According to Pope, who lives on Charleston’s West Side, his wife become violent one night in January. Unbeknownst to him, Pope says, his wife was taking medication for depression, and had been diagnosed with schizophrenia.
“She just snapped,” Pope said.
When police came to their house at her urging, Pope says they were prepared to arrest him. However, with the intervention of his pastor, police placed her in custody.
Instead of being arrested, Pope says, his wife was taken to CAMC for evaluation. Believing she was the victim of domestic violence, the hospital referred her to a local shelter for battered women.
Later, when he attempted to have a mental hygiene warrant served on her by Kanawha County Sheriff’s Department, Pope says, people at the shelter told deputies she was not there. However, when he publicly detailed his ordeal at a conference on male victimization in April, his wife was released from the shelter.
“And she really never got the help,” Pope said.
Pope says he hopes that police will begin to investigate each domestic violence-related case on its merits instead of arriving on the scene with the assumption the man is the guilty party.
Likewise, he would like to see more services, especially overnight shelter, provided to male victims of domestic violence.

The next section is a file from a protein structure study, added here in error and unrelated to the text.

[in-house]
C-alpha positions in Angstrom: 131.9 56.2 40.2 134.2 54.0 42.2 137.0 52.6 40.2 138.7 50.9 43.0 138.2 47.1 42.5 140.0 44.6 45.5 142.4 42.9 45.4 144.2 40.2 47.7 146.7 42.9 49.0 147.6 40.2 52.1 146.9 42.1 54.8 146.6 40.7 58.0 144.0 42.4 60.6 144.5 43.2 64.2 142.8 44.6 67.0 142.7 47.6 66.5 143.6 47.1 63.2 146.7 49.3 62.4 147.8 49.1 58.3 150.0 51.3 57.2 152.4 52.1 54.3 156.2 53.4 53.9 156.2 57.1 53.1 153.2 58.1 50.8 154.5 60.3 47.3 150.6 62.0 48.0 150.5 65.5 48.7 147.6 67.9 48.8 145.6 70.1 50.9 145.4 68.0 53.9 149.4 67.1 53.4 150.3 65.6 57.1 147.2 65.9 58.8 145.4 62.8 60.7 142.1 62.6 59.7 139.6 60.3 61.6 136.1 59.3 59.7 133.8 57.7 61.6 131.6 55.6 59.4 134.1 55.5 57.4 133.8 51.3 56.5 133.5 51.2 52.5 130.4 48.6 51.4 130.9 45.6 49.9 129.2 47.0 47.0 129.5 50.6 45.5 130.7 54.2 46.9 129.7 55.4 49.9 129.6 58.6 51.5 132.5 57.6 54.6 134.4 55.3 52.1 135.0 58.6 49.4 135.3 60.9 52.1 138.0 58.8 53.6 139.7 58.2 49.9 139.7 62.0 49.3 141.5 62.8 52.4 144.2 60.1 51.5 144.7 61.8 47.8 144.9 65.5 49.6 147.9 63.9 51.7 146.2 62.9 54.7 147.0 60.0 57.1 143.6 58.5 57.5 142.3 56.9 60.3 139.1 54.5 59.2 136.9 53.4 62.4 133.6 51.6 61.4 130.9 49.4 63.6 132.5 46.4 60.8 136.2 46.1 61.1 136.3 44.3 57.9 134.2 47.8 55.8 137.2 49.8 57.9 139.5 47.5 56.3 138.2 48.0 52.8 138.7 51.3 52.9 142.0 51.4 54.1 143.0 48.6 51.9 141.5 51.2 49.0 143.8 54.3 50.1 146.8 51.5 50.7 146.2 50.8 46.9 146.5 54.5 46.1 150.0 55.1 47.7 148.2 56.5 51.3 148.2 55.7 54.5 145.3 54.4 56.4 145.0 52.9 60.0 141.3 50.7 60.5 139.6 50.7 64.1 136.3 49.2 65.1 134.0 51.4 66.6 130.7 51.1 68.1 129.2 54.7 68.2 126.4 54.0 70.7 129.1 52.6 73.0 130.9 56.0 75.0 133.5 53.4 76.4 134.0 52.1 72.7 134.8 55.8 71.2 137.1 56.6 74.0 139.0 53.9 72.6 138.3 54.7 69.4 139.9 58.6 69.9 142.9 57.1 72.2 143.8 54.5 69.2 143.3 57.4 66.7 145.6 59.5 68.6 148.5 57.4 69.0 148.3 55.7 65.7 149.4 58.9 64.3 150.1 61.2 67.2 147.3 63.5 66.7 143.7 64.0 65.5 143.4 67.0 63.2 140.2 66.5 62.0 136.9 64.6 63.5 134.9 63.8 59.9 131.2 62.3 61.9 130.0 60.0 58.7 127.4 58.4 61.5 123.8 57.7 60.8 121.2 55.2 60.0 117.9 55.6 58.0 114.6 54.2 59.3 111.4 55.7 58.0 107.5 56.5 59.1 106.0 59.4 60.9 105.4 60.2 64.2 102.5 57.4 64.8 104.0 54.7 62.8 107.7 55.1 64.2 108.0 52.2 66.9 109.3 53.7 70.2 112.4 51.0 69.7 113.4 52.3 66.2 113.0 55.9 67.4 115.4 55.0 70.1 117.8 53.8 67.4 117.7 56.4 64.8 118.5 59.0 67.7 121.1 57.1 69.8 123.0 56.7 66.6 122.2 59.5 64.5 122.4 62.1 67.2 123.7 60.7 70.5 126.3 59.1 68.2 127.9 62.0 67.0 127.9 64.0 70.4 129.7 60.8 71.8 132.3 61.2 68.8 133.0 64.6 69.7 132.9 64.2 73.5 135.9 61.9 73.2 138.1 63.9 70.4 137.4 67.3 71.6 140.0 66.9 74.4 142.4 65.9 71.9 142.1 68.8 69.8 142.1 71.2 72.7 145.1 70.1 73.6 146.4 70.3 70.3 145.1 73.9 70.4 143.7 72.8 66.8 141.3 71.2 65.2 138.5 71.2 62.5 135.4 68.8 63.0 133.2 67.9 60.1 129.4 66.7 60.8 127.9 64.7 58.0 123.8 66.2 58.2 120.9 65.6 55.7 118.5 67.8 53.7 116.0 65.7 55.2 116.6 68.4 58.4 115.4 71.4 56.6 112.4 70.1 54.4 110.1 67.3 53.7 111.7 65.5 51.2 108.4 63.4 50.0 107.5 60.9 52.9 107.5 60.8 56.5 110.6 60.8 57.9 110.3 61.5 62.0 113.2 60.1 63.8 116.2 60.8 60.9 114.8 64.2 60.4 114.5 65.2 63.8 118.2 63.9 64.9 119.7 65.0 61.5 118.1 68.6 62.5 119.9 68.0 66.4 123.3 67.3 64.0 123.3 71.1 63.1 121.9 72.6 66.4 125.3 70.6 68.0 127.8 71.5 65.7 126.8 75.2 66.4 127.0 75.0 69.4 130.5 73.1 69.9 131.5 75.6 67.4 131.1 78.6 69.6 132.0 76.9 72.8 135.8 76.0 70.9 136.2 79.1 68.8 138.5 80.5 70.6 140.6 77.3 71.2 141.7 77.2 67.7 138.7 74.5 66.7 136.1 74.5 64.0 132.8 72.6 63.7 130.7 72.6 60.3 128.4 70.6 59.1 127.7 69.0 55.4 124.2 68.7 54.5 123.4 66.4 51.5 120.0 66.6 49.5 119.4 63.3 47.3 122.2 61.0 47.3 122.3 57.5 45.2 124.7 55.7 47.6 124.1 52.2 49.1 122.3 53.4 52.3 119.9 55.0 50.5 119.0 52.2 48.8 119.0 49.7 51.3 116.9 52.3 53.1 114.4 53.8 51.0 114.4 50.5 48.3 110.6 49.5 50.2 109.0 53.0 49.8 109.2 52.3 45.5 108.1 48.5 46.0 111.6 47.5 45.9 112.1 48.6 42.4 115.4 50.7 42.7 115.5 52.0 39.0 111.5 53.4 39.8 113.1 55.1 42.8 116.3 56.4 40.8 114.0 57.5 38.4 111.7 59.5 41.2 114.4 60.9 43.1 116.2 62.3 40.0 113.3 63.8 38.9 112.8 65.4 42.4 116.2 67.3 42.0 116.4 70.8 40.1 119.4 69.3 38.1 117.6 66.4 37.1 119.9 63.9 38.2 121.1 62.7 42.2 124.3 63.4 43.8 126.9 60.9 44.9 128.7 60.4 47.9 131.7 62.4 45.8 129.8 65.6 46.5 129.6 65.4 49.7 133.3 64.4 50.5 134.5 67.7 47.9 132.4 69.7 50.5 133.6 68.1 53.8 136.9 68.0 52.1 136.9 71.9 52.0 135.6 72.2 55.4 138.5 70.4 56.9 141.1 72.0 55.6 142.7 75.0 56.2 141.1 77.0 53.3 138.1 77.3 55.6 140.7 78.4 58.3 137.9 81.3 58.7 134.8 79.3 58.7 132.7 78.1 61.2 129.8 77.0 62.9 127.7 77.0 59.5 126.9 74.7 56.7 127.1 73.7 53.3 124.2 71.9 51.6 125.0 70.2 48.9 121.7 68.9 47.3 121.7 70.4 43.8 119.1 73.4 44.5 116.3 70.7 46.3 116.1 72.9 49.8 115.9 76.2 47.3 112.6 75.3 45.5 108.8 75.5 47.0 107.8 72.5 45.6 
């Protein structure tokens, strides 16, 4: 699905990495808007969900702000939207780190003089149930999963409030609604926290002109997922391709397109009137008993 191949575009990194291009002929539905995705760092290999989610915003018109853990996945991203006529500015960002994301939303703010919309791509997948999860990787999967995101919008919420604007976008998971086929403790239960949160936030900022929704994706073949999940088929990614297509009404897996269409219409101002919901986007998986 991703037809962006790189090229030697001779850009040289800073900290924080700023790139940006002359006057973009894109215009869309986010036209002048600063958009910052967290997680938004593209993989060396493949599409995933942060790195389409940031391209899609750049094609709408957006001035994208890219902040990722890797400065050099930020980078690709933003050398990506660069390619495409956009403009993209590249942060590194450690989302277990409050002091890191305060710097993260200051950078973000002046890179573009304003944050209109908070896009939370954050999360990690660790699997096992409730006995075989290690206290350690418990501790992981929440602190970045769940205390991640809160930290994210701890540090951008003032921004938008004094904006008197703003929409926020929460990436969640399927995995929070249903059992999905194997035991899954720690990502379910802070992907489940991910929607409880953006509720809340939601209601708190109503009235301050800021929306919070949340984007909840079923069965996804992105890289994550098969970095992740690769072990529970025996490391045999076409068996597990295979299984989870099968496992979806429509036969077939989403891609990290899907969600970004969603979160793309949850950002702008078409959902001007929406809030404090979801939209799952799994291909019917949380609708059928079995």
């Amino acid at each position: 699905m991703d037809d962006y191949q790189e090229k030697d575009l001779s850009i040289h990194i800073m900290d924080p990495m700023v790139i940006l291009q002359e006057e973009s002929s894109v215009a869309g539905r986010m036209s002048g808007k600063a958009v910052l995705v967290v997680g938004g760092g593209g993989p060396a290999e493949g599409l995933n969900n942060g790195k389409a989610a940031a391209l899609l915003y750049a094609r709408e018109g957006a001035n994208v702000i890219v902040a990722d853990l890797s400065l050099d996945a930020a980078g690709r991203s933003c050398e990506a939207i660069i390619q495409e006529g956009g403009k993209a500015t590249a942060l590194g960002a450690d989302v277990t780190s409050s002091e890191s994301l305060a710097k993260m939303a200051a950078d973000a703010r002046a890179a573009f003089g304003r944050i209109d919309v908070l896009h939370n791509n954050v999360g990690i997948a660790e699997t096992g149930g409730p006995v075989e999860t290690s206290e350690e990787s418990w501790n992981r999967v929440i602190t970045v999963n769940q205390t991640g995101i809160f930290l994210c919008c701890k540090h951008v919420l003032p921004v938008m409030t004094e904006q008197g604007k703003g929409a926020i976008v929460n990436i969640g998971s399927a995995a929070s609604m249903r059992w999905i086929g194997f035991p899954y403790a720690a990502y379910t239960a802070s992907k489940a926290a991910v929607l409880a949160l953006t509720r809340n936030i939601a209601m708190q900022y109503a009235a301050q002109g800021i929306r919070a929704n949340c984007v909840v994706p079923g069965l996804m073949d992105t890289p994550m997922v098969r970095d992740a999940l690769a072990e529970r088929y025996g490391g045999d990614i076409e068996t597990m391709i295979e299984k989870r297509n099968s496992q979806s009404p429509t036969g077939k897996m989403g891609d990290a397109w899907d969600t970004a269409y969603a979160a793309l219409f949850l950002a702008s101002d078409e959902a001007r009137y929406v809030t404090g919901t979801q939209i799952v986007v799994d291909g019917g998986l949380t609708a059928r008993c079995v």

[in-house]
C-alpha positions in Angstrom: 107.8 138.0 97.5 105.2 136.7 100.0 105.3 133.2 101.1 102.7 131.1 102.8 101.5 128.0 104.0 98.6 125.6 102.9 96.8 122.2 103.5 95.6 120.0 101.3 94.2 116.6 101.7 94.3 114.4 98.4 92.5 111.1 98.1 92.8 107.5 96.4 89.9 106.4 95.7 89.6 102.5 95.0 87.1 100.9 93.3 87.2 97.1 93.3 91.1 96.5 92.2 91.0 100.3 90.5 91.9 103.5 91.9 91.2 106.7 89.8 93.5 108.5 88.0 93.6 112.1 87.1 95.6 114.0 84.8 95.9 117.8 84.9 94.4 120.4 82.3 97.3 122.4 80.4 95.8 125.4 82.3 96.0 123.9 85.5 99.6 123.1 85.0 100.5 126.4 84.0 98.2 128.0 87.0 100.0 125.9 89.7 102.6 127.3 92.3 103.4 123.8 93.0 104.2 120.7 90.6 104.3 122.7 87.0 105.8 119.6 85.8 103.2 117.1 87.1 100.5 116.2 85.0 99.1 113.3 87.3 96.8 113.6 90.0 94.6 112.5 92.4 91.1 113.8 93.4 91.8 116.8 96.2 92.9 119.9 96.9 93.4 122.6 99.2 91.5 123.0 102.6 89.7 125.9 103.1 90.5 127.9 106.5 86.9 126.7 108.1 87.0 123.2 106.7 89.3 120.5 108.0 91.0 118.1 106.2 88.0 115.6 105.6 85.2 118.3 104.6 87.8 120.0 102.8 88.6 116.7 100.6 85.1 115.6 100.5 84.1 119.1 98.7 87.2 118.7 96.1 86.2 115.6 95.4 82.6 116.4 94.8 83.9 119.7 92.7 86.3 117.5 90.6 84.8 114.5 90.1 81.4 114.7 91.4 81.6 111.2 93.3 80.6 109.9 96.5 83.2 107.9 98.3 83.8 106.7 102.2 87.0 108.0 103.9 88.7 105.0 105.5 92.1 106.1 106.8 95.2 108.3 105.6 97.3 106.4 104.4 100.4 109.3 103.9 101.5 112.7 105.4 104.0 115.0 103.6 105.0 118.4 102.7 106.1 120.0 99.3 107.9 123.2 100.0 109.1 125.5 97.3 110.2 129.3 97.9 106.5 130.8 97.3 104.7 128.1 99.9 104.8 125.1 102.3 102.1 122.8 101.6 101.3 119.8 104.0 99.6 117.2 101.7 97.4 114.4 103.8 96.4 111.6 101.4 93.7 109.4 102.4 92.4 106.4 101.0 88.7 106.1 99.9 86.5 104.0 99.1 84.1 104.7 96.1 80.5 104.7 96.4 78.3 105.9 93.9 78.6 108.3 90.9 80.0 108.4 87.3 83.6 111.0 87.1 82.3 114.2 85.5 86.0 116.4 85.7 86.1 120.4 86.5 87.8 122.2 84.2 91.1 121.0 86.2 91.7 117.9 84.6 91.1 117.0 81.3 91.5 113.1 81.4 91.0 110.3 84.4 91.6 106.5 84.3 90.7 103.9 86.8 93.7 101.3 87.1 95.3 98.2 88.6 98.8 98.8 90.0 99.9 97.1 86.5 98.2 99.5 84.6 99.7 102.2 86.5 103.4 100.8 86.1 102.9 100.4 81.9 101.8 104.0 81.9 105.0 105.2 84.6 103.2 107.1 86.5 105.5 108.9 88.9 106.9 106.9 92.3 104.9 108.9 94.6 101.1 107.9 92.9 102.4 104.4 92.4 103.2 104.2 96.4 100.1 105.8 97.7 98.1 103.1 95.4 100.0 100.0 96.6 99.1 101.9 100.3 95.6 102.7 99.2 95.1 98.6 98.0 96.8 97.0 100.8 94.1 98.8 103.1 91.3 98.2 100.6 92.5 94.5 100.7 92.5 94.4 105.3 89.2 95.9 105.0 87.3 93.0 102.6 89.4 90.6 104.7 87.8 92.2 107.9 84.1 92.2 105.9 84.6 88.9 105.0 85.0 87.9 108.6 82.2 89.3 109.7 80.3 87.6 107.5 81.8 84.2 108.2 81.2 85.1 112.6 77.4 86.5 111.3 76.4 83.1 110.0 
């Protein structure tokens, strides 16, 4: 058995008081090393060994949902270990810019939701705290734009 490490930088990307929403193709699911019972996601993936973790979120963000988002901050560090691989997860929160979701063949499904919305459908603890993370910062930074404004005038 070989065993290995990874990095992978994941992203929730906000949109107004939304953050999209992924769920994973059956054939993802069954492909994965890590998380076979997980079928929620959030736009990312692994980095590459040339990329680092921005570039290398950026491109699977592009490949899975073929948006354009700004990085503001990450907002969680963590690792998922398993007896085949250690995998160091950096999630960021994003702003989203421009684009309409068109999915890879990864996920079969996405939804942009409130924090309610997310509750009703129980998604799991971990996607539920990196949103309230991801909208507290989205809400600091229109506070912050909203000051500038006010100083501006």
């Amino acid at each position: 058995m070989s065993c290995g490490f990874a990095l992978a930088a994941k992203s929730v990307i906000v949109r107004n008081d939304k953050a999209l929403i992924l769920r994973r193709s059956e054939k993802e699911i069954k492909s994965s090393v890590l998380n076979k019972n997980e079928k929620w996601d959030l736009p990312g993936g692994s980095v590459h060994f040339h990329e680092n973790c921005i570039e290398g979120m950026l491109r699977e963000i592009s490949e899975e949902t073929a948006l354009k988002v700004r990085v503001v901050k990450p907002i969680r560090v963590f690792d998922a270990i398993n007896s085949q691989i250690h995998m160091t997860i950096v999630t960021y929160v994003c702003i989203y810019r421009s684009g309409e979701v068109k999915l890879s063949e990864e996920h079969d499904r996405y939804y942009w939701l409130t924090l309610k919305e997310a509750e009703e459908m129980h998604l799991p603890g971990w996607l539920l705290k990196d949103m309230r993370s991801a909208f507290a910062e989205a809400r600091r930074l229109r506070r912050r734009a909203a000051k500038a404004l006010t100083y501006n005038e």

“There’s too many politicians hooked up in the foolishness of all this,” Pope said. “They don’t believe a man can be a victim of domestic violence.”
“I’m living proof of it,” he added
Charly Young says she knows too well of the man-is-guilty mentality many law enforcement officers have. Though she was not formally part of MAWAD’s rally, Young, 29, who lives in downtown Charleston, donned one of their T-shirts and joined them in a march around the Town Center on her way to the transit mall.
About two weeks ago, Young says, she and her fiancee got into a heated argument. The argument centered about coping with financial difficulties they are experiencing.
Needless to say, police were summoned to their apartment. Despite telling police no blows were struck, and she shared part of the blame in creating the disturbance, Young said police encouraged her to press charges against her fiancee.
“The police really didn’t care,” Young said. “They just wanted to take somebody down.”
For Young, the matter was “culture shock.” A native of Washington, D.C., Young said she moved to Charleston after leaving an abusive relationship in Baltimore in 2003.
After being nearly choked to death by her former boyfriend, Young says she found it incomprehensible that her word alone could have sent her fiancee to jail.
According to Young, the financial challenges she and her fiancee are having stem from a gunshot wound he suffered three years ago. He is still rehabilitating from that wound, and has not had steady employment since then.
Though acknowledging money won’t solve all their problems, Young says if more were done to alleviate poverty, then that would go a long way in curbing domestic violence.
“That is where domestic violence comes from in the poor neighborhoods,” Young said.